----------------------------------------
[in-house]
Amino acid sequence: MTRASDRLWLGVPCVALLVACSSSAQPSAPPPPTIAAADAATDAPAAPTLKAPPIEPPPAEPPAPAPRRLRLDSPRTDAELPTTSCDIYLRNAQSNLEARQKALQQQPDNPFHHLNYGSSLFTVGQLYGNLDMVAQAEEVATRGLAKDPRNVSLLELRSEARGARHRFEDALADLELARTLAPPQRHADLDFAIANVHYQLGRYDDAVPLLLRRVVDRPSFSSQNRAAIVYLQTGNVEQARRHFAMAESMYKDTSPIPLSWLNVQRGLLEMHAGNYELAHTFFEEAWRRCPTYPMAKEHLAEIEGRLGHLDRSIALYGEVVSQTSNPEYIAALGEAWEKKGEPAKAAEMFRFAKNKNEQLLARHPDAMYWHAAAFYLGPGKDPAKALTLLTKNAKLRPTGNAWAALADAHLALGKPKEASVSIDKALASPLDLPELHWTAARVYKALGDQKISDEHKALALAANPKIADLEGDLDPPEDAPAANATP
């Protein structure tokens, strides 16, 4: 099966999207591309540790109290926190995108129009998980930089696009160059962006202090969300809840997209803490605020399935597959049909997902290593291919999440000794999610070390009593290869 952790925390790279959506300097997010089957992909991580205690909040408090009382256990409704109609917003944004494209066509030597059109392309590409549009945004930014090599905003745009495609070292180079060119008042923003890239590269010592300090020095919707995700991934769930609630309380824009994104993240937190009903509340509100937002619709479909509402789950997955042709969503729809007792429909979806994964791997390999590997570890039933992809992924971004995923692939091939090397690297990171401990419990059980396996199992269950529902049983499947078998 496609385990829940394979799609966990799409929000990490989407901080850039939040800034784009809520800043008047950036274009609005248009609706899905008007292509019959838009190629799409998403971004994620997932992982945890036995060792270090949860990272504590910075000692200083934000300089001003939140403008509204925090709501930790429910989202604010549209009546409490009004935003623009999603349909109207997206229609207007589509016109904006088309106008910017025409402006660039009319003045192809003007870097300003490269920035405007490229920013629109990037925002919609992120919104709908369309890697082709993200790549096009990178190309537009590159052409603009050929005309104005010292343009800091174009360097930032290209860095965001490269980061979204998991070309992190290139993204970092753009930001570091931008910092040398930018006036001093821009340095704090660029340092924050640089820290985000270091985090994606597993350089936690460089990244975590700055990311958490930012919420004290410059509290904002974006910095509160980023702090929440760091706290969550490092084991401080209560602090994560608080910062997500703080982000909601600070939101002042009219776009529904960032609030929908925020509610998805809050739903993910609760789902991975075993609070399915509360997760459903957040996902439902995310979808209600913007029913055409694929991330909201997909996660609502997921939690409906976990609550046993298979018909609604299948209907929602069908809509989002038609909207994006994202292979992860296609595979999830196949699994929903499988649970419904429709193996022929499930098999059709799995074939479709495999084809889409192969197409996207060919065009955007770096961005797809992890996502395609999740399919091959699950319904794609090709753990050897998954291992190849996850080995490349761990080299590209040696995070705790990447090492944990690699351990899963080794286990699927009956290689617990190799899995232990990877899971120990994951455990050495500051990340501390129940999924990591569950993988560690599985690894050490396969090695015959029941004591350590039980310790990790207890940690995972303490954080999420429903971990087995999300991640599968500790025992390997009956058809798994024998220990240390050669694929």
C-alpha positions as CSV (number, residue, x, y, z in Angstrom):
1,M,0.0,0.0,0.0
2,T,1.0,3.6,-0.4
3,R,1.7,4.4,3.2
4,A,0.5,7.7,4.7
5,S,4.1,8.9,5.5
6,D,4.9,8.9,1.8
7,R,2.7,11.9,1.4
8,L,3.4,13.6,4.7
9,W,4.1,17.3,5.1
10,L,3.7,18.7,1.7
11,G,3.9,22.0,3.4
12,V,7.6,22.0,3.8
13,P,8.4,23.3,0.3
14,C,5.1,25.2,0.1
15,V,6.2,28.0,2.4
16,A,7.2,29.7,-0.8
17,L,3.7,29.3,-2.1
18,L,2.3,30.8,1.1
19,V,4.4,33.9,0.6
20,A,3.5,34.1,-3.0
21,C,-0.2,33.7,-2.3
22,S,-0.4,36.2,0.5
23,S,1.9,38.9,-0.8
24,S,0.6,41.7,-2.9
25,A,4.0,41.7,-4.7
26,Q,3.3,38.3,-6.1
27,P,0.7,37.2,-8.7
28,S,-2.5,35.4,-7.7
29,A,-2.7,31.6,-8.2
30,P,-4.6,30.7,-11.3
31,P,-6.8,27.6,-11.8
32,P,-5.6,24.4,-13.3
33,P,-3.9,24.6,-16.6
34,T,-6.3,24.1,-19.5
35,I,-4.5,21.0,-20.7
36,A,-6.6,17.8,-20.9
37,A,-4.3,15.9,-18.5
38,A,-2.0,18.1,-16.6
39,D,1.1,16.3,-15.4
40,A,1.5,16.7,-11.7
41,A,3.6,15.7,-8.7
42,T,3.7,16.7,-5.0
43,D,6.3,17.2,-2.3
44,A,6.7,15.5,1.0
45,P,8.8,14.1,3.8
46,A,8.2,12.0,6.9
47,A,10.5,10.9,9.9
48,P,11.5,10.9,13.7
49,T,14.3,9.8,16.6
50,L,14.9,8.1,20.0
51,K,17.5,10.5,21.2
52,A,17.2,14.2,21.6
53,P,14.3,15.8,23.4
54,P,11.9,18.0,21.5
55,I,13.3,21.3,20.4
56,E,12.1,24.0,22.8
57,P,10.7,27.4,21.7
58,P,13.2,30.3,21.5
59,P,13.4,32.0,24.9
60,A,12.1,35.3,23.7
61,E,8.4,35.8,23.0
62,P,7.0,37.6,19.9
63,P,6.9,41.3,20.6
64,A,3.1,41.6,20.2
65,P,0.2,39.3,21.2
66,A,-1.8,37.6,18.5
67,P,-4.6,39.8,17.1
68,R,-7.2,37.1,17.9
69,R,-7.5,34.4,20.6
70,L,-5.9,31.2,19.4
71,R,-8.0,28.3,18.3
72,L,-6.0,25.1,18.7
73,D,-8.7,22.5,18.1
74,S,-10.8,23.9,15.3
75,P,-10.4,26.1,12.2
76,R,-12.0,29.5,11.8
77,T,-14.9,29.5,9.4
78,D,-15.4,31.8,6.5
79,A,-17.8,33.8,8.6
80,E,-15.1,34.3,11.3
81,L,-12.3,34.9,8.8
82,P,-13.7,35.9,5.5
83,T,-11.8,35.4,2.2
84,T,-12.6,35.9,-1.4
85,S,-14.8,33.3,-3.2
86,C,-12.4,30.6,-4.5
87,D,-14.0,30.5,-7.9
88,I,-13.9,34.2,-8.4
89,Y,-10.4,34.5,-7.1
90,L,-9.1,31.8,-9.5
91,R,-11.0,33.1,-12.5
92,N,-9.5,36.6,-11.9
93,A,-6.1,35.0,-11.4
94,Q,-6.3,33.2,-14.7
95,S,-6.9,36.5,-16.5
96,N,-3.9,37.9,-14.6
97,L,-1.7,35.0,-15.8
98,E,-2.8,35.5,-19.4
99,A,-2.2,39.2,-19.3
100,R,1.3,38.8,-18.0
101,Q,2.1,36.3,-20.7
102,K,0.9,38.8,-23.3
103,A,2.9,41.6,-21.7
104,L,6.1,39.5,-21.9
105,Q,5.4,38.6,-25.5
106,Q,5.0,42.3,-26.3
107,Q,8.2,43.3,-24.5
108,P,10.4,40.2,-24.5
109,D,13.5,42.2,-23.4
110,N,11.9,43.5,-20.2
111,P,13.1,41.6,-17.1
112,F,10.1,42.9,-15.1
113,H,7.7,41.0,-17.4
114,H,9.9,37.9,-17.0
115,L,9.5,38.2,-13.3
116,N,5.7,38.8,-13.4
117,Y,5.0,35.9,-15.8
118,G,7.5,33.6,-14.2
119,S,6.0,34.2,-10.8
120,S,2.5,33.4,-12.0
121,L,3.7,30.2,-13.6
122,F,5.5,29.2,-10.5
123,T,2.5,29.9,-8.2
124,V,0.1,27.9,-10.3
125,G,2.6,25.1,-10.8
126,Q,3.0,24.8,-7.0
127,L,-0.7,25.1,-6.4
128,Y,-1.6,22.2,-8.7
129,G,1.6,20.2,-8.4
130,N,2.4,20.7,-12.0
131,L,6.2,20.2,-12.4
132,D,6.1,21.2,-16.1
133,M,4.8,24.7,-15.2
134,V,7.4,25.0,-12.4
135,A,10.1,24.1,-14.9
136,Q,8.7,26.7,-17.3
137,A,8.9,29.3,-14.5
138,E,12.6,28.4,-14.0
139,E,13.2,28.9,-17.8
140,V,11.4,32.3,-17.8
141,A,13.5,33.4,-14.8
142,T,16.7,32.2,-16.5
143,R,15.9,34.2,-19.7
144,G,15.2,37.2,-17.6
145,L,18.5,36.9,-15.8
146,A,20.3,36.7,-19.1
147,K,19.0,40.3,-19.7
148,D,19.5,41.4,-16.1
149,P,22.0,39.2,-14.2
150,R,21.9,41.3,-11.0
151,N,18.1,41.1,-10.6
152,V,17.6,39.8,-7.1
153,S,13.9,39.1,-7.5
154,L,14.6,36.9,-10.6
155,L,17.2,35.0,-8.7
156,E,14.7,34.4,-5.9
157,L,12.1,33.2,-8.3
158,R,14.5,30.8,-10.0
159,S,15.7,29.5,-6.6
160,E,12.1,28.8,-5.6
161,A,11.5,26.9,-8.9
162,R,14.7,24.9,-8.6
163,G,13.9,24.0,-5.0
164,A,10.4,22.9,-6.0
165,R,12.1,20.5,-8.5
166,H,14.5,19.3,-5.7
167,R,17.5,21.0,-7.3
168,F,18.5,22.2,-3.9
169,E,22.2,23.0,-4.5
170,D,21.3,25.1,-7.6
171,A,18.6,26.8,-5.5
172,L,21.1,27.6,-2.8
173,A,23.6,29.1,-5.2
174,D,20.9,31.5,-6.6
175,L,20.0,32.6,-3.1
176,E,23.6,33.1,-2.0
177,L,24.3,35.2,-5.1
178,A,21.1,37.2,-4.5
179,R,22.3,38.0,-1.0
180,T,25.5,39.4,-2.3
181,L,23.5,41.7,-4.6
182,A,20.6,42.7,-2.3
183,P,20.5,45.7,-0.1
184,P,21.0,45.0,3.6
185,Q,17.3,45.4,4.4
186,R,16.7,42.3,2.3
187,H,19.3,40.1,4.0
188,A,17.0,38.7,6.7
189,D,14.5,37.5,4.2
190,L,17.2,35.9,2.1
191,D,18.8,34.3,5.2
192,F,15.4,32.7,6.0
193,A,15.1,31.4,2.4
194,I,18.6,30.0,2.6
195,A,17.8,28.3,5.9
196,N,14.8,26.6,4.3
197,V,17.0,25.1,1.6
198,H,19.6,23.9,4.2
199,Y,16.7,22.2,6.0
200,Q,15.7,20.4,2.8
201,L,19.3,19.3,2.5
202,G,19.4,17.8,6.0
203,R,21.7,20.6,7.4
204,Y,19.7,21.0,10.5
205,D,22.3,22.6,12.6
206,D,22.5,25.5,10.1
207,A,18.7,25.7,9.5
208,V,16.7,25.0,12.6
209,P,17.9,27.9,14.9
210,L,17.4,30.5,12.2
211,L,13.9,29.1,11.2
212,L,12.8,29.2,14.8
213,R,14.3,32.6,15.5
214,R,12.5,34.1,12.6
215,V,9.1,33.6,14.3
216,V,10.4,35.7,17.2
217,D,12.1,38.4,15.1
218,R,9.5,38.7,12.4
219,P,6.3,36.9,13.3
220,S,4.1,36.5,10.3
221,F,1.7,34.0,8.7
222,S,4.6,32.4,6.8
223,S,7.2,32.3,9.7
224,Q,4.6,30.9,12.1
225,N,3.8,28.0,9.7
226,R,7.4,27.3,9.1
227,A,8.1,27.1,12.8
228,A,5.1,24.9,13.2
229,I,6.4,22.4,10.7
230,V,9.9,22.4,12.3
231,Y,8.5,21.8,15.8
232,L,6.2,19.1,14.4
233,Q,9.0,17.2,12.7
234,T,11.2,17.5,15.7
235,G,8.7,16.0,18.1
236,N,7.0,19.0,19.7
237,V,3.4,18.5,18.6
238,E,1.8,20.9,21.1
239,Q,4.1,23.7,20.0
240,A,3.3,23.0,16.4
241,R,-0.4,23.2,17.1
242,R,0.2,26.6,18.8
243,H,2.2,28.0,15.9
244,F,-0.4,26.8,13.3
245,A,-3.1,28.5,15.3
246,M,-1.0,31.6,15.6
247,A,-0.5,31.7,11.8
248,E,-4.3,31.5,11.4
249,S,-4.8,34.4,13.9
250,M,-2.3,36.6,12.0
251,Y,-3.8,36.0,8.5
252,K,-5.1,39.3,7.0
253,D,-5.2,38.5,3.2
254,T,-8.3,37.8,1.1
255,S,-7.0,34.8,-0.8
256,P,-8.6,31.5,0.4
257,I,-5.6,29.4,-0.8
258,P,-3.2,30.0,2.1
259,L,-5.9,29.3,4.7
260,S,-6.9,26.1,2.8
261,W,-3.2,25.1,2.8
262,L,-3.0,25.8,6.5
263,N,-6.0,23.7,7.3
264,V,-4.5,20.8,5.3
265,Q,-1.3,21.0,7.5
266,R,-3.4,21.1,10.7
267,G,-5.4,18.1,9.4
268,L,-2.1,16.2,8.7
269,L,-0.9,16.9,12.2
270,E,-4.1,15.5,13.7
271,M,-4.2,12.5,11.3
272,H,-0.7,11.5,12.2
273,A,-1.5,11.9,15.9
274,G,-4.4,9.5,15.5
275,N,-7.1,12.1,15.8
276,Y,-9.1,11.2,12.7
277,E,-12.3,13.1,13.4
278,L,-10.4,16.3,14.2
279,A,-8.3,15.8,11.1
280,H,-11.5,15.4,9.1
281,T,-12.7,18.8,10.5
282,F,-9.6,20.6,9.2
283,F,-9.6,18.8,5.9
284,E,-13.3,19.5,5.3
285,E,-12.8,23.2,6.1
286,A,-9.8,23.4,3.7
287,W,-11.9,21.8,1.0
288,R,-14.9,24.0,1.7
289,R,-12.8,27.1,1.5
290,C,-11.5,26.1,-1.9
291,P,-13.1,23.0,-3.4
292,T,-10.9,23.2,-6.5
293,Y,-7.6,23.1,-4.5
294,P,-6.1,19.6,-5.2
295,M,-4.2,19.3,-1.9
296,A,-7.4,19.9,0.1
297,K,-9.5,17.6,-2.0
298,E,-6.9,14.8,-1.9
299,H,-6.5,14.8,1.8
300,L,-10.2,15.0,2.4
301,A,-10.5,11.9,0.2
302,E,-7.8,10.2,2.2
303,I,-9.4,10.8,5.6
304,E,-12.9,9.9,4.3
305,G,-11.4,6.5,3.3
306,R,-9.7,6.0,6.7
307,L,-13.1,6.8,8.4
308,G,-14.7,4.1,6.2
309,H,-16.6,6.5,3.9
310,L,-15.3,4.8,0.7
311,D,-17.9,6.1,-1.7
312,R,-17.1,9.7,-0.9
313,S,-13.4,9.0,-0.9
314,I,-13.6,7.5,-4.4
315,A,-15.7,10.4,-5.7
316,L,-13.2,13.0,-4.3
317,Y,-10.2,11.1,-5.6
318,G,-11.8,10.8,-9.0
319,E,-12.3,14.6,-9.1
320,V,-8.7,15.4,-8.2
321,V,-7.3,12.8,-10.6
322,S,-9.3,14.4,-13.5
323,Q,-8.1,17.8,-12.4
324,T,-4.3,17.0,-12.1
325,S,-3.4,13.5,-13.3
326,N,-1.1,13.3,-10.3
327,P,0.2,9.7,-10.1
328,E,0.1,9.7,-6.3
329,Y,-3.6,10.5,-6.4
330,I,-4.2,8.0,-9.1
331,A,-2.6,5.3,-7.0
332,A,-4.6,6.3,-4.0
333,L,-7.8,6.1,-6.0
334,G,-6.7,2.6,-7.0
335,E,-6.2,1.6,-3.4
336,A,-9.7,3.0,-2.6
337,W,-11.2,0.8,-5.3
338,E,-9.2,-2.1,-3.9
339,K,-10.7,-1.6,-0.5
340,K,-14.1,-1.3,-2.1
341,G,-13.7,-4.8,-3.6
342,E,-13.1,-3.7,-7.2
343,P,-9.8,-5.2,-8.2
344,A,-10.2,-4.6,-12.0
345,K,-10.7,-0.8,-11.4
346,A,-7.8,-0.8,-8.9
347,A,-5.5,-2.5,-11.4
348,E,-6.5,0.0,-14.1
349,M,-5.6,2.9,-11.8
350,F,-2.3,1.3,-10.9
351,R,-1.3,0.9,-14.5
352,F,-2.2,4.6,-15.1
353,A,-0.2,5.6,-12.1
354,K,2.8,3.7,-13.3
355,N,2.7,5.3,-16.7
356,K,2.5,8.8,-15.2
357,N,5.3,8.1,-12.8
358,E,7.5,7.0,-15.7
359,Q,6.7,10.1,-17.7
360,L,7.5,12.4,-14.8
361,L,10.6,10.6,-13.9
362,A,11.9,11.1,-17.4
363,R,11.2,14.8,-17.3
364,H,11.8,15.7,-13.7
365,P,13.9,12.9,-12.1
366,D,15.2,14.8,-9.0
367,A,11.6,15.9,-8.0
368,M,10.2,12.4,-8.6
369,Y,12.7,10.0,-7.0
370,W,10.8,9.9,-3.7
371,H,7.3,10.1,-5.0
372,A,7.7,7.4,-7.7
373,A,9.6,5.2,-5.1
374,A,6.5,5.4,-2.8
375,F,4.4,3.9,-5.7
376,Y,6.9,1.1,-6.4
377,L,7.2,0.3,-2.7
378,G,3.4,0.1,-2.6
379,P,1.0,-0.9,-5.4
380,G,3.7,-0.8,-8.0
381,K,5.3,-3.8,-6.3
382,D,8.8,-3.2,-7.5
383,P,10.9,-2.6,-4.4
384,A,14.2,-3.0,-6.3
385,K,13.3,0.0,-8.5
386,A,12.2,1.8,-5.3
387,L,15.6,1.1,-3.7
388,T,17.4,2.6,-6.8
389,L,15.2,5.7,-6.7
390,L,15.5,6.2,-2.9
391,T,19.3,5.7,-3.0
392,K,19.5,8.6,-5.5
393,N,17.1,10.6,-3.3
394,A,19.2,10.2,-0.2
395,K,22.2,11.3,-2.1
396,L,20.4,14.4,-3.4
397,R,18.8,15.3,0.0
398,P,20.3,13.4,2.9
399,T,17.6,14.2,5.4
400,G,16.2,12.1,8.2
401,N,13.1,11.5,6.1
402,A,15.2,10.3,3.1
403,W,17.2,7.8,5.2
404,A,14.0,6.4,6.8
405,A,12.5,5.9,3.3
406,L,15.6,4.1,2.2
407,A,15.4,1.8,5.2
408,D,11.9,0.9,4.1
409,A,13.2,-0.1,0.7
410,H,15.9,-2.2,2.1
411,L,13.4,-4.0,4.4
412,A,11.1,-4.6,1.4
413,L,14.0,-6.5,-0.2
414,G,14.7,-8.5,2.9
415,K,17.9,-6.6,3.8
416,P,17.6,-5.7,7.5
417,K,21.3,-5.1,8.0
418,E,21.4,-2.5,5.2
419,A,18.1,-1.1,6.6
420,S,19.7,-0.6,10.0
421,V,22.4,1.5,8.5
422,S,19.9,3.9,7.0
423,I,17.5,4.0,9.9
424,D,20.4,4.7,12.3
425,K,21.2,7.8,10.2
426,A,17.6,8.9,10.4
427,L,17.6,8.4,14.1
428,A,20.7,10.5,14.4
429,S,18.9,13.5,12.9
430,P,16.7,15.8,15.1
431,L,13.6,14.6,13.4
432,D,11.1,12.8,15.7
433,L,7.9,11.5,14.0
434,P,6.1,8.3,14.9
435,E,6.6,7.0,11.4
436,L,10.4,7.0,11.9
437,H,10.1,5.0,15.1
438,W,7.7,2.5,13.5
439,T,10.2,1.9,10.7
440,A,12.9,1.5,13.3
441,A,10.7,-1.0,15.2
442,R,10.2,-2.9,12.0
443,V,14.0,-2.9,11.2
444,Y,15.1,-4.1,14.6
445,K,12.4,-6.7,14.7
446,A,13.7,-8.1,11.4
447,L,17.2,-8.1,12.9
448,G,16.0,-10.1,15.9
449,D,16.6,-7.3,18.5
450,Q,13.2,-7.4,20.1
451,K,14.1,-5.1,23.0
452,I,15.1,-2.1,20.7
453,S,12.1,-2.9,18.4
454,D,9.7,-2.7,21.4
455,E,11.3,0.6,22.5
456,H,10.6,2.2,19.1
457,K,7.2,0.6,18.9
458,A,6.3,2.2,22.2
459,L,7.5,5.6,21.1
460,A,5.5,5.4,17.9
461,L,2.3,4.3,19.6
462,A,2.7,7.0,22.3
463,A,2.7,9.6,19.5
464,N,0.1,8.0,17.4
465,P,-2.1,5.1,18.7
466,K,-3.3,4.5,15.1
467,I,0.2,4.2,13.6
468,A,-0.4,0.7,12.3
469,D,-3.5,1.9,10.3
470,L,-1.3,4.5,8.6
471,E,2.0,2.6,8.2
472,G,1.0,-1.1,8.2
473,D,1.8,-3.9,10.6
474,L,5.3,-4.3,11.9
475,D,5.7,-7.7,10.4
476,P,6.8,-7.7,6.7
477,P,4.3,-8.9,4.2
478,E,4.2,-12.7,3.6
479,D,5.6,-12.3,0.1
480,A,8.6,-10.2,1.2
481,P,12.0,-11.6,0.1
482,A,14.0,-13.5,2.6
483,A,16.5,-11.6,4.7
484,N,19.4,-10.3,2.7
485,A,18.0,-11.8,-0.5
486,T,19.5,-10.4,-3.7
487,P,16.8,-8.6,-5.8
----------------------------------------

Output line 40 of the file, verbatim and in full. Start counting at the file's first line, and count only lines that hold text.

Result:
36,A,-6.6,17.8,-20.9